This conflict arises between the populace (society) and government (a construct of society). Where there is no society, there can be no government, but in every society, there is a government (even an anarchist society has a form of governance, natural law). Hence, government is a by-product of society, which, by definition, is solely reliant on the social agreements of individuals indicating an equality within the creation of the contract, but not necessarily the execution of the contract. This is ideal in that it not only explains why uprisings and revolts occur when governments fail to work for the people, but it also explains why they should occur in these cases.

Tyranny is the unilateral enforcement of values placed upon a society. Morality is the cumulative set of values of a society, and it adapts to the constant change in these societal values. Justice, the governmental means of regulating morality, must have the participation of the society, lest tyranny takes hold. It is the responsibility of the individuals within a society to participate in every process of government to ensure that morality is even and that justice prevails. This participation need not be direct. Voting, military service, holding public office, or simply criticizing governmental policy are all ways in which individuals can participate. Hobbes, Locke, and Rousseau would agree that enforcing the social contract is the responsibility of every individual within a society, not only to ensure the status quo, but to ensure positive growth and continuity.

As a libertarian, I can appreciate the social contract theories of Hobbes, Locke, and Rousseau. In my view, do what you will so long as you do not infringe on the rights of others. Though many aspects of this philosophy can be argued against, it remains as good as any starting point to maintain freedom and equality within a society while still demanding responsibility for the outcome.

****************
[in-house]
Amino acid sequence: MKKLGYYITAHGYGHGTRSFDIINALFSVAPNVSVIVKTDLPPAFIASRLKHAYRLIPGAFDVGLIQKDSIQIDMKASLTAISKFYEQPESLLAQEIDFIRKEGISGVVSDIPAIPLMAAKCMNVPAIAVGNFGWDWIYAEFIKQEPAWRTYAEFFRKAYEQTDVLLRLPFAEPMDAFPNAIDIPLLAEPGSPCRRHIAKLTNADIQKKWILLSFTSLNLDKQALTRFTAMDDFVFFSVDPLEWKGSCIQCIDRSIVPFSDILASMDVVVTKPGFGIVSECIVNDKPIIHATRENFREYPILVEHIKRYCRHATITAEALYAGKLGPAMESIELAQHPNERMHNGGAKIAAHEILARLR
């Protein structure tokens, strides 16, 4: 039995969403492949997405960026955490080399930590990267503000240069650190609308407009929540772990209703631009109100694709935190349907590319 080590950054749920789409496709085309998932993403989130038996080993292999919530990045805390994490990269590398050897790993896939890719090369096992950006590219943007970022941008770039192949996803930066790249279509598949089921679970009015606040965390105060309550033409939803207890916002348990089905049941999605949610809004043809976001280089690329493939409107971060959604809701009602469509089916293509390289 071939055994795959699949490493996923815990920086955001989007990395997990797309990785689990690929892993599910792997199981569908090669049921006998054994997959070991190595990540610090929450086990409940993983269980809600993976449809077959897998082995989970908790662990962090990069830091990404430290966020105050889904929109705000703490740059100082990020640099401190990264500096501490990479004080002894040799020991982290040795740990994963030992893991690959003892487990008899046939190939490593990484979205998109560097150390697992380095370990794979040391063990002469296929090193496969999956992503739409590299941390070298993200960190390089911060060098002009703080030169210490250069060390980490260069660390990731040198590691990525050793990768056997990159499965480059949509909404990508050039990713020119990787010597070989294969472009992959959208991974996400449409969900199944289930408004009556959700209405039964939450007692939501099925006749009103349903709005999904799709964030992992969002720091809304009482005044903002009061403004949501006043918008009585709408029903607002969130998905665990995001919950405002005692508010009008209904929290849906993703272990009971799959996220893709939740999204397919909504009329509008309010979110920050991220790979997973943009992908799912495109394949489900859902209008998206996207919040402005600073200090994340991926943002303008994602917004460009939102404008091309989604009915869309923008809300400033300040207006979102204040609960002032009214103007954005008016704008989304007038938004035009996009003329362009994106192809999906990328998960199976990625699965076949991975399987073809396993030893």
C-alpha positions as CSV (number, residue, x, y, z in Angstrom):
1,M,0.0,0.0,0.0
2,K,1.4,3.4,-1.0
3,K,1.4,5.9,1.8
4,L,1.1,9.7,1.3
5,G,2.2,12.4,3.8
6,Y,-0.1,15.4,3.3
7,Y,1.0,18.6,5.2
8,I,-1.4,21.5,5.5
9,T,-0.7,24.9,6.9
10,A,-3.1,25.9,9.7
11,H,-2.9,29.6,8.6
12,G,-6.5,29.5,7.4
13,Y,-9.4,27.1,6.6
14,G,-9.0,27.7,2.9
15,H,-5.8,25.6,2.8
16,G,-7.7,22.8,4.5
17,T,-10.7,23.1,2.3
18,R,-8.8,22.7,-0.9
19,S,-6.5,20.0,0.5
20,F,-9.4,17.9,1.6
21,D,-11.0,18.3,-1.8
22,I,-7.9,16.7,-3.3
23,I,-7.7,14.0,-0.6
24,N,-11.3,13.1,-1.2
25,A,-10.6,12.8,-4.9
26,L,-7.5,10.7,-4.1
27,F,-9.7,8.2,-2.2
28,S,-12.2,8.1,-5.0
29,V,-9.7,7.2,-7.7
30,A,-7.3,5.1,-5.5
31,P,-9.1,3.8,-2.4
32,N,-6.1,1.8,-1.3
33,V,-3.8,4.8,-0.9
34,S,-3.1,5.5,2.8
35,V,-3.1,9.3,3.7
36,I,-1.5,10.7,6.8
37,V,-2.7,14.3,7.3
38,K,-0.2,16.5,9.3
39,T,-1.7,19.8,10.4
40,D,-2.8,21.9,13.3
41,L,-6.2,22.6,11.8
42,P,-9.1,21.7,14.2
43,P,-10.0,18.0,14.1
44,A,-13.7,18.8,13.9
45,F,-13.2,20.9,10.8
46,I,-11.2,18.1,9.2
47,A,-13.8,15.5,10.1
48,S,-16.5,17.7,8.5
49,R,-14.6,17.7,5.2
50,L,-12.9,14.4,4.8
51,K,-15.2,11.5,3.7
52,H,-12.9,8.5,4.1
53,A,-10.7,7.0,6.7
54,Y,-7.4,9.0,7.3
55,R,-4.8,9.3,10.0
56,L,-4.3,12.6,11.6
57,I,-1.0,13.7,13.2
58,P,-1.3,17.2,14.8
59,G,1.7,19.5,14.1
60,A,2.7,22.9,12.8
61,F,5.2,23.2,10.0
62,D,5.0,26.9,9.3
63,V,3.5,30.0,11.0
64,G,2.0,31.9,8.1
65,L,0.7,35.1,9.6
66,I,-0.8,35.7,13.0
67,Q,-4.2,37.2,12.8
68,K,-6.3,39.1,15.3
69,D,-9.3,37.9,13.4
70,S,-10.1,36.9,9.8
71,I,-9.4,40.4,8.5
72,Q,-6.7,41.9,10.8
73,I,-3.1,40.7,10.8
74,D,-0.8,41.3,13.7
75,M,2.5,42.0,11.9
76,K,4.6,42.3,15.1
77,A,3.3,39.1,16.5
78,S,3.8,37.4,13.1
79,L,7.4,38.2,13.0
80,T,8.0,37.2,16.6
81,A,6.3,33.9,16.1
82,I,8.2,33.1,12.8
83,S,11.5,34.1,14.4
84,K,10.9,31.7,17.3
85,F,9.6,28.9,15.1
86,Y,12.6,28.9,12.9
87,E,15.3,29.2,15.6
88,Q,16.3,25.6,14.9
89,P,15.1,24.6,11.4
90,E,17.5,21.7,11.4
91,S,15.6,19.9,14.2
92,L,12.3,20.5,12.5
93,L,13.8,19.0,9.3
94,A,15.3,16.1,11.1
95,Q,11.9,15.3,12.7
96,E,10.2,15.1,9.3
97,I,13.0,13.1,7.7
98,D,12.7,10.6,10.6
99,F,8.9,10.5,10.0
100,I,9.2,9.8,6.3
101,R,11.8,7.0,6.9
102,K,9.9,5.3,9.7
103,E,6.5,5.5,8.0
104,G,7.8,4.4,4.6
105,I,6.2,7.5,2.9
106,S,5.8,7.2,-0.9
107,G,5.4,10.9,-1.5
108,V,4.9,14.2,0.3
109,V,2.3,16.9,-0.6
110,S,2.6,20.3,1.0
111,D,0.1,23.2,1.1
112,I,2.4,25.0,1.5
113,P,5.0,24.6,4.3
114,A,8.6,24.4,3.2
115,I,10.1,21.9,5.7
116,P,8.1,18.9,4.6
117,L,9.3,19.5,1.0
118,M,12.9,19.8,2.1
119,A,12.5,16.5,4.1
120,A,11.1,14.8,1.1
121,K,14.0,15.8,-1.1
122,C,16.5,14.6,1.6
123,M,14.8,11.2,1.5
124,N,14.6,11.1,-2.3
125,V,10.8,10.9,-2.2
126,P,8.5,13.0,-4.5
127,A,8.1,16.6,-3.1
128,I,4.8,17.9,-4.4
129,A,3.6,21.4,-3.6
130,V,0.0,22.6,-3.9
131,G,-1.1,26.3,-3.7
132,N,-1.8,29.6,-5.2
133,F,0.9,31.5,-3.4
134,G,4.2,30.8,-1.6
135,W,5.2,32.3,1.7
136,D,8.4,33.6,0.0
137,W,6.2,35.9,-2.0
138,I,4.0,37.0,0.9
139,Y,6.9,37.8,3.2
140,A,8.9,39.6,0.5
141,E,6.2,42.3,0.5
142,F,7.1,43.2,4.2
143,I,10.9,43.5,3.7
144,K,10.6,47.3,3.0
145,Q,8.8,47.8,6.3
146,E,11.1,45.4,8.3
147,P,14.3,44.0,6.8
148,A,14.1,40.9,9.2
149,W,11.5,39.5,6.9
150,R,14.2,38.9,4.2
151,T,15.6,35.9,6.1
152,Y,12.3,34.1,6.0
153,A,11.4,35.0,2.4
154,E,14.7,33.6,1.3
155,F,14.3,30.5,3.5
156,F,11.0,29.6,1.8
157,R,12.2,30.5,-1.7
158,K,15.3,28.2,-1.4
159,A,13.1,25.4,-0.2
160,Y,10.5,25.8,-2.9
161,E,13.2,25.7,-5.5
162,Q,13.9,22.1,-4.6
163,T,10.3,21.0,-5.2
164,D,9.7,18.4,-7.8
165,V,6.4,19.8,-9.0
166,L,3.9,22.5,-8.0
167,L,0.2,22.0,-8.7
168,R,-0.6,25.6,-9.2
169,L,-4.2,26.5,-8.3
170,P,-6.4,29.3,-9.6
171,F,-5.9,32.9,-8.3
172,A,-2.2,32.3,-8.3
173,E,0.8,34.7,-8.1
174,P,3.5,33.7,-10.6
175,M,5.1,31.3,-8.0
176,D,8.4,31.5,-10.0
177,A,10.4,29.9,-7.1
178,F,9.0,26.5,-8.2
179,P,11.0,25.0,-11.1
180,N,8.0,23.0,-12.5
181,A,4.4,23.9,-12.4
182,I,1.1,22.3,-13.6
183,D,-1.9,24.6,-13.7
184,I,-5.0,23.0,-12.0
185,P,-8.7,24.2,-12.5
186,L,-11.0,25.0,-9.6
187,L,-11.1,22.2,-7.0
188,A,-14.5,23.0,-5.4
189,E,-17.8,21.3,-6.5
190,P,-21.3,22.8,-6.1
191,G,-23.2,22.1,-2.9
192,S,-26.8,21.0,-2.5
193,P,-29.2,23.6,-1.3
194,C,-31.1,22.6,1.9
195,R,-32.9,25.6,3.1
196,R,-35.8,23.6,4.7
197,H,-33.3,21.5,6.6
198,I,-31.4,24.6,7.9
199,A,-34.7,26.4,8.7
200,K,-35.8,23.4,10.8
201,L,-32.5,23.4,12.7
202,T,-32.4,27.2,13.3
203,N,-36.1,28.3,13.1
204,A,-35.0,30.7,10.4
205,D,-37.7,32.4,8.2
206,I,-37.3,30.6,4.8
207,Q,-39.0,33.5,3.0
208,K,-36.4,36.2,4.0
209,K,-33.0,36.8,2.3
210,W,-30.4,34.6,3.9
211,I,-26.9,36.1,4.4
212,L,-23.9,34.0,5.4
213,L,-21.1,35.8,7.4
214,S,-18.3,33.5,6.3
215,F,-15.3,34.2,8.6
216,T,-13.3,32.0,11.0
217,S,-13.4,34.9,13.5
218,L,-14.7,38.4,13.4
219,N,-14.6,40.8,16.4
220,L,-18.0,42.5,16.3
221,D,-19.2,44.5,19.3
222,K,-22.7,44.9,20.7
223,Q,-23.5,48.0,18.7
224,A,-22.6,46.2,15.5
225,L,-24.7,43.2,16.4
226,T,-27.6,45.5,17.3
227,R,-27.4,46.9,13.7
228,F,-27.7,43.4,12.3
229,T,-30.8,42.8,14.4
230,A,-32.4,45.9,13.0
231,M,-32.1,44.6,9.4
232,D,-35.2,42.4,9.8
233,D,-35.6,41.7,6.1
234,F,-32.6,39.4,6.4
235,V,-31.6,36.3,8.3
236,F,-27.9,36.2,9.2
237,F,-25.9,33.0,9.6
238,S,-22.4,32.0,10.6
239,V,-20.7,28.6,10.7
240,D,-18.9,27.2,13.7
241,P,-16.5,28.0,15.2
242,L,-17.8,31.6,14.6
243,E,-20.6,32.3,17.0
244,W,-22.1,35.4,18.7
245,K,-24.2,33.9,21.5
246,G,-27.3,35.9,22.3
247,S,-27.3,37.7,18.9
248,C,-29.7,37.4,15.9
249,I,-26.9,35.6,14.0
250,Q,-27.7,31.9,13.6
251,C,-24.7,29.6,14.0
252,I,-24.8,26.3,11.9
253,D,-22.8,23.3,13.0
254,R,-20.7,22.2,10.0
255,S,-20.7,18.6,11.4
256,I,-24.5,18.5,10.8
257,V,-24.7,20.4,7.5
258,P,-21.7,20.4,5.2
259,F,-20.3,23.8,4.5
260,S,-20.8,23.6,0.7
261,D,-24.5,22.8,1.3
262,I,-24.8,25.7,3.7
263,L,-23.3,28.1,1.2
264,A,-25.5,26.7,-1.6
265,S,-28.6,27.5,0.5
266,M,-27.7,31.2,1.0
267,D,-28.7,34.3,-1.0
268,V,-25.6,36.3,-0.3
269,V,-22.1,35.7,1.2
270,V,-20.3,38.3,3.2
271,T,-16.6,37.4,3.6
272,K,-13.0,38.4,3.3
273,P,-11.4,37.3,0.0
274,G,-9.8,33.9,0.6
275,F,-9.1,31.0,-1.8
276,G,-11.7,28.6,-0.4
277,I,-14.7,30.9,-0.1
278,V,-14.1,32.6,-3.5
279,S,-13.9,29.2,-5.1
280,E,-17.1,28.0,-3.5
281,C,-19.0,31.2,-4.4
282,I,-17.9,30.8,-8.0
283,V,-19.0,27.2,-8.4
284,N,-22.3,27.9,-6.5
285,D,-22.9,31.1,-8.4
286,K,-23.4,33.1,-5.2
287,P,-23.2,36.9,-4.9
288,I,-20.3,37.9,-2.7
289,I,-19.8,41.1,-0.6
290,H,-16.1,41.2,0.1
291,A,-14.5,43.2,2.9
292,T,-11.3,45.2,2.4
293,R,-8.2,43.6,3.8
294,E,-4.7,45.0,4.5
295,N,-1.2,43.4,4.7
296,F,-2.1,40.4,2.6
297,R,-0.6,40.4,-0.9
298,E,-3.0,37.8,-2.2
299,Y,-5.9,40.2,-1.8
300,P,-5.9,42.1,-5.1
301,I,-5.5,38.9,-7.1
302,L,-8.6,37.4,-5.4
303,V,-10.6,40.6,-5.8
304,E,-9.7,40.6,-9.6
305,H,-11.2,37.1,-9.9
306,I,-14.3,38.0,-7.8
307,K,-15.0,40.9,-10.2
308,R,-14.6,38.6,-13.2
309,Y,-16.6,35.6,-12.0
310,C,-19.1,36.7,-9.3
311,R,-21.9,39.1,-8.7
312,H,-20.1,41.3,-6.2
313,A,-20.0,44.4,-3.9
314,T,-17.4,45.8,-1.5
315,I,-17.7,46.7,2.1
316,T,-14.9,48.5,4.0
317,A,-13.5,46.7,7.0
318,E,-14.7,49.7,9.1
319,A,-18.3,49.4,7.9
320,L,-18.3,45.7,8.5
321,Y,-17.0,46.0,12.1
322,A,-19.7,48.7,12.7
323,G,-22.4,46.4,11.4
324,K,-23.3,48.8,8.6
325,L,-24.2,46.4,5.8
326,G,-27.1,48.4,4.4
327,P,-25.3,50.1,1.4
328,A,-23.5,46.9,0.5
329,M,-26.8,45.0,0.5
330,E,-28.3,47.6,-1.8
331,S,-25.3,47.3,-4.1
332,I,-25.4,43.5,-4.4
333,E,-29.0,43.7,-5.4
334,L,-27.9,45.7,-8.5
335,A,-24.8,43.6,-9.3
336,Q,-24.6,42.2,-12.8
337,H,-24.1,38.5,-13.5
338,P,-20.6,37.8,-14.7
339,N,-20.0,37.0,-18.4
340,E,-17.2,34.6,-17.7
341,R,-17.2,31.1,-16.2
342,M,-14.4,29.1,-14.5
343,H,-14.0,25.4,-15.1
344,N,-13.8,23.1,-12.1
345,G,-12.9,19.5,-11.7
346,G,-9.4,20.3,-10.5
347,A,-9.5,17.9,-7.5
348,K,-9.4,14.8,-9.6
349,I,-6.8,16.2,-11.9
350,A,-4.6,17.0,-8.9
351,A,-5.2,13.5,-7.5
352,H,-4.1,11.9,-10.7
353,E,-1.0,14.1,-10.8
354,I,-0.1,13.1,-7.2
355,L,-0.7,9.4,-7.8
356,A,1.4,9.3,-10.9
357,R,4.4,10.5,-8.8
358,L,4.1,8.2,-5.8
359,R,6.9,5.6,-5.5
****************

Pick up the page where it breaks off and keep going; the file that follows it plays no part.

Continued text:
Chafee, J. (2009). The philosopher’s way: Thinking critically about profound ideas (2nd ed.). Upper Saddle River, N.J.: Pearson Prentice Hall.

Solomon, R. C., & Higgins, K. M. (2010). The big questions: A short introduction to philosophy (8th ed.). Belmont, C.A.: Wadsworth, Cengage Learning.

The Nature of Truth

Truth transcends knowledge, and knowledge transcends belief. Too many people invert these values to claim that their beliefs are true. In order to understand truth, it makes sense to first explore knowledge and belief and how, as humans, we use these constructs.

In the search for truth and knowledge, we as humans develop a belief structure based on observation over time. As this belief system develops, we start to draw correlations and presume conclusions based on the perceived degree of believability for each new belief, a system of fuzzy logic (Hajek, 2009), and how each relates to another. It is only when beliefs correlate well with other beliefs regarding the same subject do we get to claim knowledge.

I define knowledge as the agreement of beliefs within the study of interrelated subjects. Science is the process used to attain knowledge (“Science”, 2010). However, science can be wrong. This has been proven throughout history, time and time again. Science can only prove “provisional truths[, or] answers that are the best explanation for things at the present time” (Jackson, 2006, 1). It is these provisional truths that I regard as knowledge.

Truth, in the ultimate terms, cannot be false to any degree. It is easy to create truth from knowledge by applying conditions confining it. Ergo, the belief that dogs are dangerous is not true, nor is it knowledge, though there is truth in the statement that some dogs can be dangerous. Likewise, any other broad and sweeping generalization could create a false, but widely held belief. It is much more difficult to attain a universal, or absolute, truth, such as the God of Christianity is the architect and creator of the universe and all life within it, or that life is just a natural process and has no dependent relationship with any singular intelligent being.